Not too many people can say they own the place that gave them their first job. But that’s exactly the case for David Higgins.
Higgins reopened the Willows Galley in Estevan Village late last year, completing a circle nearly 30 years in the making.
It’s the very same restaurant where a 12-year-old Higgins was once hired by original owner Glen Harper. In keeping with a tried and true restaurant tradition, he started at the bottom and worked his way up.
“I started out peeling the potatoes and doing the dishes and cleaning up afterwards,” said Higgins, now 39. “Then in the summertime Glen trained me on the grill and everything else. By the time I was done here, I had pretty well done everything and learned everything.”
Higgins ended up spending four years at the restaurant, and the experience left an indelible mark.
“Glen and Willows Galley were definitely the one that planted the seed for me to become a chef and go into cooking,” he said.
After learning the ropes as a teenager working at the Galley, Higgins went on to complete his chef’s apprenticeship at the Victoria Golf Club. He subsequently worked in a number of kitchens around the Capital Region, including stints at the Oak Bay Beach Hotel and Government House. When the opportunity arose to purchase the Willows, he jumped at the chance.
“I think that’s what everybody works towards, having their own business or working for themselves, and this one especially because I worked here when I was 12 and it’s got a lot of meaning to me,” Higgins said.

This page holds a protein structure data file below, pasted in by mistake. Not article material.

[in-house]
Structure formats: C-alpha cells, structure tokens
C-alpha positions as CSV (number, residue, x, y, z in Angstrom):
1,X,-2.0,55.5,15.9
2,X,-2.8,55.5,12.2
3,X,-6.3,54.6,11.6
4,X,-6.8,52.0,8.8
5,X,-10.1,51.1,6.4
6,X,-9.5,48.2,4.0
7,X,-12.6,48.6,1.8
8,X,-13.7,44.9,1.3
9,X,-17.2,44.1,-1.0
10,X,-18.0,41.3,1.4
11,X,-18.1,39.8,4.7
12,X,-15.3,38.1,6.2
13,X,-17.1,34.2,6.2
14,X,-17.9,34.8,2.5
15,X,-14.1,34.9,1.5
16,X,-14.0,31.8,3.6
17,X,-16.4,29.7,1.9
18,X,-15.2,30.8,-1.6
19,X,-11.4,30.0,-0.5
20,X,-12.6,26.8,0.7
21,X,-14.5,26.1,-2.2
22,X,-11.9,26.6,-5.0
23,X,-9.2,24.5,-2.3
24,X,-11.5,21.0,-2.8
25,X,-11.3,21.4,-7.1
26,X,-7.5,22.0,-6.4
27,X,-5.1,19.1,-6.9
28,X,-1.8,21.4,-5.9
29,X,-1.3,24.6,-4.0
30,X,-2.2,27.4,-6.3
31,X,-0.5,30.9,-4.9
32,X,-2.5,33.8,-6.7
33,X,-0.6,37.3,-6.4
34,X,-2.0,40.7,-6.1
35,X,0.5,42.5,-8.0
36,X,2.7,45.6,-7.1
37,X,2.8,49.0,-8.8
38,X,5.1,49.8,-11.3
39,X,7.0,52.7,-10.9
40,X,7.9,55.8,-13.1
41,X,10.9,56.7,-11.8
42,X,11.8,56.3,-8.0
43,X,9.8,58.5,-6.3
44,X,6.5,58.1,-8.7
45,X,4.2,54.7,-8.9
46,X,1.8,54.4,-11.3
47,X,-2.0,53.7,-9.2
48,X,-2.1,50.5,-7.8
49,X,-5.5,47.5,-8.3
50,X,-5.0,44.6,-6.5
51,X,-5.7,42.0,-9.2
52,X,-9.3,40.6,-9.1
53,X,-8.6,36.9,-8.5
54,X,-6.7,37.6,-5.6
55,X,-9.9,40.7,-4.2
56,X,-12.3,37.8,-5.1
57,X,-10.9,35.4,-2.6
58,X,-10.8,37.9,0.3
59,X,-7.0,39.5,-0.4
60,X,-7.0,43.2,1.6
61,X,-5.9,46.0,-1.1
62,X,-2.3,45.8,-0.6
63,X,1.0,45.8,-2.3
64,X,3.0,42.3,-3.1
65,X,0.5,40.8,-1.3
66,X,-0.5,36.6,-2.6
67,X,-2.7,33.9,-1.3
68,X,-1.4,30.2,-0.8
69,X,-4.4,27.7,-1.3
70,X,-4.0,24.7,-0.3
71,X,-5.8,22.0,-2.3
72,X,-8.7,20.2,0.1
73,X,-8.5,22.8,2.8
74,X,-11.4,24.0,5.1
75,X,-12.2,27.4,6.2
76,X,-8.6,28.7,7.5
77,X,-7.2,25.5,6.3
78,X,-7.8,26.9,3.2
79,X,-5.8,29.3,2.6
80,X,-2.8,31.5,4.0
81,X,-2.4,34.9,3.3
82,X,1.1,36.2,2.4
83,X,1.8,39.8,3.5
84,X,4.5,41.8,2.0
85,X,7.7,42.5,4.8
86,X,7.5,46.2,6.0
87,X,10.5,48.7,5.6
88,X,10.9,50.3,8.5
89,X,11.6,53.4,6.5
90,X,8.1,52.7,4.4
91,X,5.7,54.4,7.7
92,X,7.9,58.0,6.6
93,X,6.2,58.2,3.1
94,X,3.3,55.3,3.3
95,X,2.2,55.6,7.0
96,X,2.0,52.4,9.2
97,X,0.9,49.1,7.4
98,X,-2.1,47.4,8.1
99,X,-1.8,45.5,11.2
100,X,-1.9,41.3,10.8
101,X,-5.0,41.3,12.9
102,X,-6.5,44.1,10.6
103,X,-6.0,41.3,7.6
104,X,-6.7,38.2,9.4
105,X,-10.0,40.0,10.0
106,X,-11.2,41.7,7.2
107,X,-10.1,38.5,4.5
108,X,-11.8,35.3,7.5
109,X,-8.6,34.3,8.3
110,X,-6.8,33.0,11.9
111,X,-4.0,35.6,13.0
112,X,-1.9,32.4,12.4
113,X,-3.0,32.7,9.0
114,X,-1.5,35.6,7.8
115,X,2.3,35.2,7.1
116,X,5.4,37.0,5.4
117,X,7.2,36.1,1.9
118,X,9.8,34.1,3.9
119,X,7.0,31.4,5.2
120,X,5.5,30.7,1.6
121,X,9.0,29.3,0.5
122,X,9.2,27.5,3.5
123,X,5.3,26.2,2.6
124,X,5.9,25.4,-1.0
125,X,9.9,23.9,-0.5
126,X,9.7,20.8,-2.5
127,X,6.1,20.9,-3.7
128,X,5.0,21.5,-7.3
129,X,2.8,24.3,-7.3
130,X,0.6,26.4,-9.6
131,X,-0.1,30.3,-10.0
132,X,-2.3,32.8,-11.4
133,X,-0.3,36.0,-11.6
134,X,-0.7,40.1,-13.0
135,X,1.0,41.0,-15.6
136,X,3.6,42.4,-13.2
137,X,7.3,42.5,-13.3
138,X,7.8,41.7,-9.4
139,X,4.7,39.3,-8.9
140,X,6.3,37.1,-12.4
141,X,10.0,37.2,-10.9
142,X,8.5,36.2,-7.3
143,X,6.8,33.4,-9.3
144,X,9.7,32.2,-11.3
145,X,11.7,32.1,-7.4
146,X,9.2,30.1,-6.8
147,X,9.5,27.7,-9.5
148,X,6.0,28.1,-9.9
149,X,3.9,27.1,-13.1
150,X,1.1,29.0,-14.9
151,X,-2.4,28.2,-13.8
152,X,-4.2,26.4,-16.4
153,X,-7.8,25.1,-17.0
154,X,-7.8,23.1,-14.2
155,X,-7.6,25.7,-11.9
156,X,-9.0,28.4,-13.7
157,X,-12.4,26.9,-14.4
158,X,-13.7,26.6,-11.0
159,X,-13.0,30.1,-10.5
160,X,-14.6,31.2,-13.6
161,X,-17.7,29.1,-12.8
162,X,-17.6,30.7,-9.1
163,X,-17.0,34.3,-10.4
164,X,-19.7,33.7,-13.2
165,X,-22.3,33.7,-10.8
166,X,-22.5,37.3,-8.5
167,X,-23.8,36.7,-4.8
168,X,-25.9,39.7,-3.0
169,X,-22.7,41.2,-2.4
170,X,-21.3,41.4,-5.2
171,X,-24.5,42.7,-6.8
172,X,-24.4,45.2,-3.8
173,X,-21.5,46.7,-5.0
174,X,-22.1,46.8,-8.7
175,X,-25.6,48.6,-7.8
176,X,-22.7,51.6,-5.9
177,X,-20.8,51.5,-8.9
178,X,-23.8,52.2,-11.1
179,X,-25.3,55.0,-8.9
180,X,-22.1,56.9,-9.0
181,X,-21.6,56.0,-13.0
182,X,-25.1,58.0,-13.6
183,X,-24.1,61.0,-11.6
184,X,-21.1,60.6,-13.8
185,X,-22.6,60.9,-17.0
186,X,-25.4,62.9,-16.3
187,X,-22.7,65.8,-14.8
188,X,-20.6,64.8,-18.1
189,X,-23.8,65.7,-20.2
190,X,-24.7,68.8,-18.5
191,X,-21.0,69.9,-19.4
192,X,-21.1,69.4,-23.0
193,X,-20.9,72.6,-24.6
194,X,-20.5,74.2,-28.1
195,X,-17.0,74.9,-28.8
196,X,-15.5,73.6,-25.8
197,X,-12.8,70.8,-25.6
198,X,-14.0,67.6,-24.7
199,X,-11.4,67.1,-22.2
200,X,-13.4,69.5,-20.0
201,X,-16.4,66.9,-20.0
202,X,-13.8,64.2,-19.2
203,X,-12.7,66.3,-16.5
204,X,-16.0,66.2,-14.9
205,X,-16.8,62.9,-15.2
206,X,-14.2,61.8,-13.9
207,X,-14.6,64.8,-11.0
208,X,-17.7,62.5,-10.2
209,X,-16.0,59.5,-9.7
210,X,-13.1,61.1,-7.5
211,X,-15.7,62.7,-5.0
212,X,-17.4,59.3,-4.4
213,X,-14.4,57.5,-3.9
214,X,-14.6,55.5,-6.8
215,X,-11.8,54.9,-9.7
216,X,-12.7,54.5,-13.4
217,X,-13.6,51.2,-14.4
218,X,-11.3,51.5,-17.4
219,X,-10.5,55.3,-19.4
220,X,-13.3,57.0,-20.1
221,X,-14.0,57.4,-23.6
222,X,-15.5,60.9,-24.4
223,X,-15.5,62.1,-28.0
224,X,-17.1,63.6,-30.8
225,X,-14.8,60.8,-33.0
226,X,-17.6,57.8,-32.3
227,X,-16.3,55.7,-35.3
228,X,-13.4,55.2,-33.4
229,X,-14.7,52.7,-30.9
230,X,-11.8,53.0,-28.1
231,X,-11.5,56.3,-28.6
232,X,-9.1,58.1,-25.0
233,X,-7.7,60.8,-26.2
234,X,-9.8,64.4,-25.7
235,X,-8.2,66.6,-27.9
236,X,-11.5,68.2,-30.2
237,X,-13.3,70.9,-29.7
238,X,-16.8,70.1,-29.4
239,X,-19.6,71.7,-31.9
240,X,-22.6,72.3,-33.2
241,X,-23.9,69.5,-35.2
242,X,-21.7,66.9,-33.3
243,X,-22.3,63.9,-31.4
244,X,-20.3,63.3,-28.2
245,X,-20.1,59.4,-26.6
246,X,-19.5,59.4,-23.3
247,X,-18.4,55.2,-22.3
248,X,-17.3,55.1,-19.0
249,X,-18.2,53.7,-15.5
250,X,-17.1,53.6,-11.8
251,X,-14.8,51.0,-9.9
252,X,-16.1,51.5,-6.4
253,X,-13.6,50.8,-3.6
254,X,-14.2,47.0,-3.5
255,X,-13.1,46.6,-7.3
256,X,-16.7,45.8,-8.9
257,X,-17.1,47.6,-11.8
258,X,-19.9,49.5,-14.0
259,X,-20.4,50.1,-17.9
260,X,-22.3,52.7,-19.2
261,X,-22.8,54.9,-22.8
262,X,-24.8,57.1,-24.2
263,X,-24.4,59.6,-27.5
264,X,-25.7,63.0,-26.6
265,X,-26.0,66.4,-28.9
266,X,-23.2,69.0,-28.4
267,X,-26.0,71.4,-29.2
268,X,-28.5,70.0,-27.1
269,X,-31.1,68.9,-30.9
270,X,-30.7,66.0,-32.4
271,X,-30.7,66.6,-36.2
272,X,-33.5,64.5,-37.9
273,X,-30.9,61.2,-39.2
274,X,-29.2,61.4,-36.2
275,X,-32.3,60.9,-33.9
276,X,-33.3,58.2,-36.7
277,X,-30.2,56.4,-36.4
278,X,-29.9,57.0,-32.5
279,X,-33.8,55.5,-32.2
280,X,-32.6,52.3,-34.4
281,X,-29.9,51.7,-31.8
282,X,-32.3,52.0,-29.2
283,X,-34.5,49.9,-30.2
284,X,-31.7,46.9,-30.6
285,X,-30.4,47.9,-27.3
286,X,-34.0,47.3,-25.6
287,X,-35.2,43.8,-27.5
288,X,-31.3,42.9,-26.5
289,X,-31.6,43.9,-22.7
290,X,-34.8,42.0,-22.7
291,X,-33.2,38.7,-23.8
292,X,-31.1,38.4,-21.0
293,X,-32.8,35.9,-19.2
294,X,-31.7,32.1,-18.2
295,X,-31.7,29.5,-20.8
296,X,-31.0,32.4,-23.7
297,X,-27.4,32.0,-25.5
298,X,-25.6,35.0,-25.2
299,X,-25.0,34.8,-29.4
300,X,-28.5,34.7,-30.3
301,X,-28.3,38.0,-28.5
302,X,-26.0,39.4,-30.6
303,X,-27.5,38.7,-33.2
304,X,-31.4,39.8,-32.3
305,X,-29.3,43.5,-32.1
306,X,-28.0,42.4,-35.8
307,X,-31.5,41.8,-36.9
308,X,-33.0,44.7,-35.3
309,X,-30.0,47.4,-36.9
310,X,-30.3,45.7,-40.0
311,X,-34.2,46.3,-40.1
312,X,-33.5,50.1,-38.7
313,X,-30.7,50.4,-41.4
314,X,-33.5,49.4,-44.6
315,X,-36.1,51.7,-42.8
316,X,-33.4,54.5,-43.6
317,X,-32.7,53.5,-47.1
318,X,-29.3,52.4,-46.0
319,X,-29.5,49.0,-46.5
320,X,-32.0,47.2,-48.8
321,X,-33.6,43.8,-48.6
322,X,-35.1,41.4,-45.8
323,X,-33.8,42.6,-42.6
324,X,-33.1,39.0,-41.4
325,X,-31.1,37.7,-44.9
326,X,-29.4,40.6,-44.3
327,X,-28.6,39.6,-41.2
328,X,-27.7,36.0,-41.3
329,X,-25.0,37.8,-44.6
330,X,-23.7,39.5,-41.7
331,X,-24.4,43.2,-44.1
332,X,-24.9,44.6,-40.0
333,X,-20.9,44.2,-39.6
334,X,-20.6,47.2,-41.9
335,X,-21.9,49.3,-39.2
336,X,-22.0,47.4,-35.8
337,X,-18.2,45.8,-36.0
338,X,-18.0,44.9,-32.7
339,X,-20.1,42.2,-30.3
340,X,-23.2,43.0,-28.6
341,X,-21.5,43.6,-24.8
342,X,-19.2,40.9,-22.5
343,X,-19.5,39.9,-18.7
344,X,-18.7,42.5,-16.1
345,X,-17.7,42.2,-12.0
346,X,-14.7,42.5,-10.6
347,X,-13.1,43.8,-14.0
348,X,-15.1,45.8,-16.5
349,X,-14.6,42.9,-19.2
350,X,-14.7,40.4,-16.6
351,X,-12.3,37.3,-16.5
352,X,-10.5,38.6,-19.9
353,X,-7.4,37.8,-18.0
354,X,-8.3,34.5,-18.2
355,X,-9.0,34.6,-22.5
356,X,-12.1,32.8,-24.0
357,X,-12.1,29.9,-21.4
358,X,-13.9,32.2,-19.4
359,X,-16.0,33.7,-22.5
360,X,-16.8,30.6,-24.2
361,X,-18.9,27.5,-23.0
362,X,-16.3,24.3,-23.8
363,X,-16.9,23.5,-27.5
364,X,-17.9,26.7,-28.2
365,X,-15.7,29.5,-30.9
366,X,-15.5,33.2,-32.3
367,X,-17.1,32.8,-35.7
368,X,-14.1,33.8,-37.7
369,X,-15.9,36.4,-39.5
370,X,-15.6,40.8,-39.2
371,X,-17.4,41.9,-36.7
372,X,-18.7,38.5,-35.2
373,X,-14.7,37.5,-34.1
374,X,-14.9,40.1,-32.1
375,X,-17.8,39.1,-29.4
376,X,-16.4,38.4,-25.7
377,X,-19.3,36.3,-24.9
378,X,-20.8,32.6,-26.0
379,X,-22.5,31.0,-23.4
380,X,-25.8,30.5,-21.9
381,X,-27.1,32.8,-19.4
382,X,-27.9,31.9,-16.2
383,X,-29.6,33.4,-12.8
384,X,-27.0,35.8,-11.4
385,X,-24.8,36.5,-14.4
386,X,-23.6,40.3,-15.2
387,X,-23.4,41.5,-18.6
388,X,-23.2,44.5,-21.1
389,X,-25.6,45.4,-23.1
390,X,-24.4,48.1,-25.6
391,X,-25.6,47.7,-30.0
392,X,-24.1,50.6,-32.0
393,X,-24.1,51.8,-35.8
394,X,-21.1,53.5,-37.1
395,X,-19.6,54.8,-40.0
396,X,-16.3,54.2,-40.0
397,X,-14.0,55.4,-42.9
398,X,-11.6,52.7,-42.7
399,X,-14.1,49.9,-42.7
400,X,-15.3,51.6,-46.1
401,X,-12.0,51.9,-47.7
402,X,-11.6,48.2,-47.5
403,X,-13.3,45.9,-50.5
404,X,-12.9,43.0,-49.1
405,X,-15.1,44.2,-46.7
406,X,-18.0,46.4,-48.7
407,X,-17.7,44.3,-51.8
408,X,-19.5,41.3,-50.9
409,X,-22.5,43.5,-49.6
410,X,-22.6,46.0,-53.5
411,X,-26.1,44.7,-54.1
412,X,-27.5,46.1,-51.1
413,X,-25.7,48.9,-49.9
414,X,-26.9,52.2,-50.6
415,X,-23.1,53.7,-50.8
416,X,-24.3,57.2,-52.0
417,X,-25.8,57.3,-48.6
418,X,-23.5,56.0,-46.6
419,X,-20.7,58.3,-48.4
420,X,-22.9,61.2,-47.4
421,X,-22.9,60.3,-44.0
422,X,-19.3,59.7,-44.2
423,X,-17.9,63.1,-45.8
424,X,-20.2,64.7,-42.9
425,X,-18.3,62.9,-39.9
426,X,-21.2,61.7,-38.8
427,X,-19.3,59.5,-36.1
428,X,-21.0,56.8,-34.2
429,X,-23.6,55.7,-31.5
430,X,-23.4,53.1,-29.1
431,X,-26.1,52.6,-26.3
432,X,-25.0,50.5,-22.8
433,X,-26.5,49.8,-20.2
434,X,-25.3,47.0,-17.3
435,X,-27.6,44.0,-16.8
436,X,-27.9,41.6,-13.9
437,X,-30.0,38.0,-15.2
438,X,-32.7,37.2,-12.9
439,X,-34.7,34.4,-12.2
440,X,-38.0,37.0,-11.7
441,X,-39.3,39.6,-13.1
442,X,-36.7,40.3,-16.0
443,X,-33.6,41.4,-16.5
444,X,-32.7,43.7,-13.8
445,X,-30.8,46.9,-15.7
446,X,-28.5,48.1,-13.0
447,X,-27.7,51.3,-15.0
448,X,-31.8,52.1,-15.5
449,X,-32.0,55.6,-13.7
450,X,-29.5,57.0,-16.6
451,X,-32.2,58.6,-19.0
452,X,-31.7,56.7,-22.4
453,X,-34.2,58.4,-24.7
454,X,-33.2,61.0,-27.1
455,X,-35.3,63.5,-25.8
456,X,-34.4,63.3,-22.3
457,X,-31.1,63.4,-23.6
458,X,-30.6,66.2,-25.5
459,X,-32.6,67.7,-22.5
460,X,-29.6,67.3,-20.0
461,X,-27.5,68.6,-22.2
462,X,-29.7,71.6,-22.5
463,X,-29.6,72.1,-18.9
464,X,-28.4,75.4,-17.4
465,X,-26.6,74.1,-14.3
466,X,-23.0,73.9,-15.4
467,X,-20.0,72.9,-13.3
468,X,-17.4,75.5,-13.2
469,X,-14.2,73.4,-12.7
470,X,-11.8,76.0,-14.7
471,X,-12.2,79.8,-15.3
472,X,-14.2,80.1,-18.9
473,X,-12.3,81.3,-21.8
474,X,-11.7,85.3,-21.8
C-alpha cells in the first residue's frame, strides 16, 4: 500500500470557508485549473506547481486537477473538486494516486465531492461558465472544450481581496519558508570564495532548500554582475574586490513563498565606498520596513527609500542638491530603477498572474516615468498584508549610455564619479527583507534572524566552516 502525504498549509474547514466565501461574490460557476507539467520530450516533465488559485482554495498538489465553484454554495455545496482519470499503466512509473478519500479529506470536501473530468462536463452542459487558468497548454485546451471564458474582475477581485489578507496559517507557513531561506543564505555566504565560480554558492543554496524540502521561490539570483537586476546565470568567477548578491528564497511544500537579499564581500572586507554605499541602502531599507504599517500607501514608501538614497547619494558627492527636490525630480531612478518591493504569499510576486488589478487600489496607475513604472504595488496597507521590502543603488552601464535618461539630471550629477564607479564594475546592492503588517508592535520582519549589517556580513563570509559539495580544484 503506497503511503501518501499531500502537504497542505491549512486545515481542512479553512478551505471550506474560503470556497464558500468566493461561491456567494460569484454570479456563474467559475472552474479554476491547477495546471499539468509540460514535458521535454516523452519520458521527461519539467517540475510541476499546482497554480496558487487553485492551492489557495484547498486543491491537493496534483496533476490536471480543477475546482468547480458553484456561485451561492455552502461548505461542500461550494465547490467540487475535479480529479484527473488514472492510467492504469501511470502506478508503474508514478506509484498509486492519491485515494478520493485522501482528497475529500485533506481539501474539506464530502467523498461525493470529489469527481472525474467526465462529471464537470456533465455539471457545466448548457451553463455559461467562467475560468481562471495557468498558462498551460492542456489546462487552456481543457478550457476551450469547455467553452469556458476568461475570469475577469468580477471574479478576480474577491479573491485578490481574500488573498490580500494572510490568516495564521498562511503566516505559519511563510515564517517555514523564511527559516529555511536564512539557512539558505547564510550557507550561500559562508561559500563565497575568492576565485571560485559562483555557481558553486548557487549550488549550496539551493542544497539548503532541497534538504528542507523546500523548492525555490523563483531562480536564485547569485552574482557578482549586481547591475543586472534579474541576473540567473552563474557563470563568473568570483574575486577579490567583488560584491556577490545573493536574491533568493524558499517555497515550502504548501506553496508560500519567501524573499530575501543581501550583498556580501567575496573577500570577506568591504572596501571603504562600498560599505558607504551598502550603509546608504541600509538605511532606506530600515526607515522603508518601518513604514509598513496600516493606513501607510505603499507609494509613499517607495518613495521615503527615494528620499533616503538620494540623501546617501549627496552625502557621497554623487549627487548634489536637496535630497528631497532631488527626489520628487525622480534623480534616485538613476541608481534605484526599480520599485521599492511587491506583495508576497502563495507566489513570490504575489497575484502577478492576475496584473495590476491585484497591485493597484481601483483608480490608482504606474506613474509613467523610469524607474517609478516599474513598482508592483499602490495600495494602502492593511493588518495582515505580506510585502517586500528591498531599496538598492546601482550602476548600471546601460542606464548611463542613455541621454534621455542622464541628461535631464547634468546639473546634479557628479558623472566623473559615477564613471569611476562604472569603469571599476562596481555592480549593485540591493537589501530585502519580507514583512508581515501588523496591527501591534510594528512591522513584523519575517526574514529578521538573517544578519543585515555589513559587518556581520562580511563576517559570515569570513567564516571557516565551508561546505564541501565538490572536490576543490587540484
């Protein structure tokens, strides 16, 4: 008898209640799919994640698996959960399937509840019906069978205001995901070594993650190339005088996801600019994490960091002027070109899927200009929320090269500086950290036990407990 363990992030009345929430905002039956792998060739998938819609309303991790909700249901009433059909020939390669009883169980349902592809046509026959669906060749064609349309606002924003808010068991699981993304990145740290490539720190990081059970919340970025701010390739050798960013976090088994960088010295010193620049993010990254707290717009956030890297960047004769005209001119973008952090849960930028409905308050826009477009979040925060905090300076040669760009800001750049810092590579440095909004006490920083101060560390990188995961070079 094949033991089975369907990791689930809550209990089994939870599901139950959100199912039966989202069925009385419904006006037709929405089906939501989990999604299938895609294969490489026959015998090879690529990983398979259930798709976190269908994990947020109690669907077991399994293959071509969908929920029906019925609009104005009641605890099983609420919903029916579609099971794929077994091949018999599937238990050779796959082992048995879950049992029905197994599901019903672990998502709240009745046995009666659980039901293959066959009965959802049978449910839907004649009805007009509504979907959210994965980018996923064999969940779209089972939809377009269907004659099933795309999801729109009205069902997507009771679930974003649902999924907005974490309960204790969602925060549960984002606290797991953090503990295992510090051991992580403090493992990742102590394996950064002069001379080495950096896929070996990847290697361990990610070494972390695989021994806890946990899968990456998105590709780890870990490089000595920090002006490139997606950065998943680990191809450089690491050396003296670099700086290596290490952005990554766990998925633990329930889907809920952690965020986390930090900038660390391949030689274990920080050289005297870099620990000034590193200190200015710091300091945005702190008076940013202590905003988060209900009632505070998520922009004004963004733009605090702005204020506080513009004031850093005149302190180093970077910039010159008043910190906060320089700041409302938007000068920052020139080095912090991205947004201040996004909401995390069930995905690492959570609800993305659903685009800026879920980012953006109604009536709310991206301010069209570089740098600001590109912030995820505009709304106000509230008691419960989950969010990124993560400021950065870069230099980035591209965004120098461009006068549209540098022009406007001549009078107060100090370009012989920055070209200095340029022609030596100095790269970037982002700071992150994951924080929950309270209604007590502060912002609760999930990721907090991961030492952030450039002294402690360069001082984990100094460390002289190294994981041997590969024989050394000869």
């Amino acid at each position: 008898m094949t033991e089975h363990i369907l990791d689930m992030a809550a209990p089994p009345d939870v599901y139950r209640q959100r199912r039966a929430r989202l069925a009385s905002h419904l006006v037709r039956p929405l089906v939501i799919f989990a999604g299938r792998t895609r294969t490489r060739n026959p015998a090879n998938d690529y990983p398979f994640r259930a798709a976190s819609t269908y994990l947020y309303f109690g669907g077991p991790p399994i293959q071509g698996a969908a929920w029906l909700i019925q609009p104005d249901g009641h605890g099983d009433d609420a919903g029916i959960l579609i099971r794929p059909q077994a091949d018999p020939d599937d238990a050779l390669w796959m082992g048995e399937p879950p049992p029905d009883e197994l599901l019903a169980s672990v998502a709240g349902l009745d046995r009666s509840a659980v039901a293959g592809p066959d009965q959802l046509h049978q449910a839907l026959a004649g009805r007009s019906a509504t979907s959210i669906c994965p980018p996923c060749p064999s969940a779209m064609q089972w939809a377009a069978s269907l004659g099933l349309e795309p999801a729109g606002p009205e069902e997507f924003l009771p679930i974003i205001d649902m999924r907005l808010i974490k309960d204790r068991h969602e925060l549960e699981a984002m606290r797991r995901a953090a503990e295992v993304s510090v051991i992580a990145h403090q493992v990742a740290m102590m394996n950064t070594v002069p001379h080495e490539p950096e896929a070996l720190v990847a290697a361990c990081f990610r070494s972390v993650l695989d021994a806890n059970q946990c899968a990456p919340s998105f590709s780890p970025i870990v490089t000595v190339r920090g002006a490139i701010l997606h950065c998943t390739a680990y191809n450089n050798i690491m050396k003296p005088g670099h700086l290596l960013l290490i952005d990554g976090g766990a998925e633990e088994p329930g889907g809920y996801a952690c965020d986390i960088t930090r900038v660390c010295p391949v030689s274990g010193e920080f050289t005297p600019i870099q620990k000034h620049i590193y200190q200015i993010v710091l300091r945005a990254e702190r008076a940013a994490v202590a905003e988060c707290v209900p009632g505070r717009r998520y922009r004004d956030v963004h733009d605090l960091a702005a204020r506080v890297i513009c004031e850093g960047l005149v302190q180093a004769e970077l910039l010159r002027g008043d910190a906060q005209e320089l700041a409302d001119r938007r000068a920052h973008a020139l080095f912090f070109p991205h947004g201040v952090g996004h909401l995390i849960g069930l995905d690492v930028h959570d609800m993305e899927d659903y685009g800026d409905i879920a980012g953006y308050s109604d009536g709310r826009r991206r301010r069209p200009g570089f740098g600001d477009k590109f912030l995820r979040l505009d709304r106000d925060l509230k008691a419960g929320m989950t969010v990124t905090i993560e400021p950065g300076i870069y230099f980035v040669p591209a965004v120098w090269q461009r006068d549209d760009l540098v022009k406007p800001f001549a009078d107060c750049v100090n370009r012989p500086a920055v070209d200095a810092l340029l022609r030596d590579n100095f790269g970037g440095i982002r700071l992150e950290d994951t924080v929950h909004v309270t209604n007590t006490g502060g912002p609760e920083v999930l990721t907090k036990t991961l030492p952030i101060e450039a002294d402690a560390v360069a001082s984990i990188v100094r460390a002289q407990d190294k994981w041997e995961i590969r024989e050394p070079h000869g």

“It feels like being back home.”
And that’s how he wants his customers to feel. There have been two other owners since Harper retired a few years ago – though he still owns the building – and Higgins wanted to make sure the menu reflected the restaurant’s roots. He has removed a few of the more recent additions to the menu and gone back to the staples like fish and chips and seafood chowder that put the restaurant on the map when it first opened in 1978.
“I just want it to be Willows Galley, the way it used to be when Glen had it,” Higgins said. “The feedback has been great because of that. Basically I just want to keep the tradition going.”
Since the grand reopening last Dec. 10, business has been great, Higgins said. He attributes that success to the quality of the food and the restaurant’s neighbourhood atmosphere.
“When I worked here before, (people) always referred to Willows Galley as the Cheers’ kind of atmosphere, where everybody knows your name,” he said. “That’s the way I want to keep it.”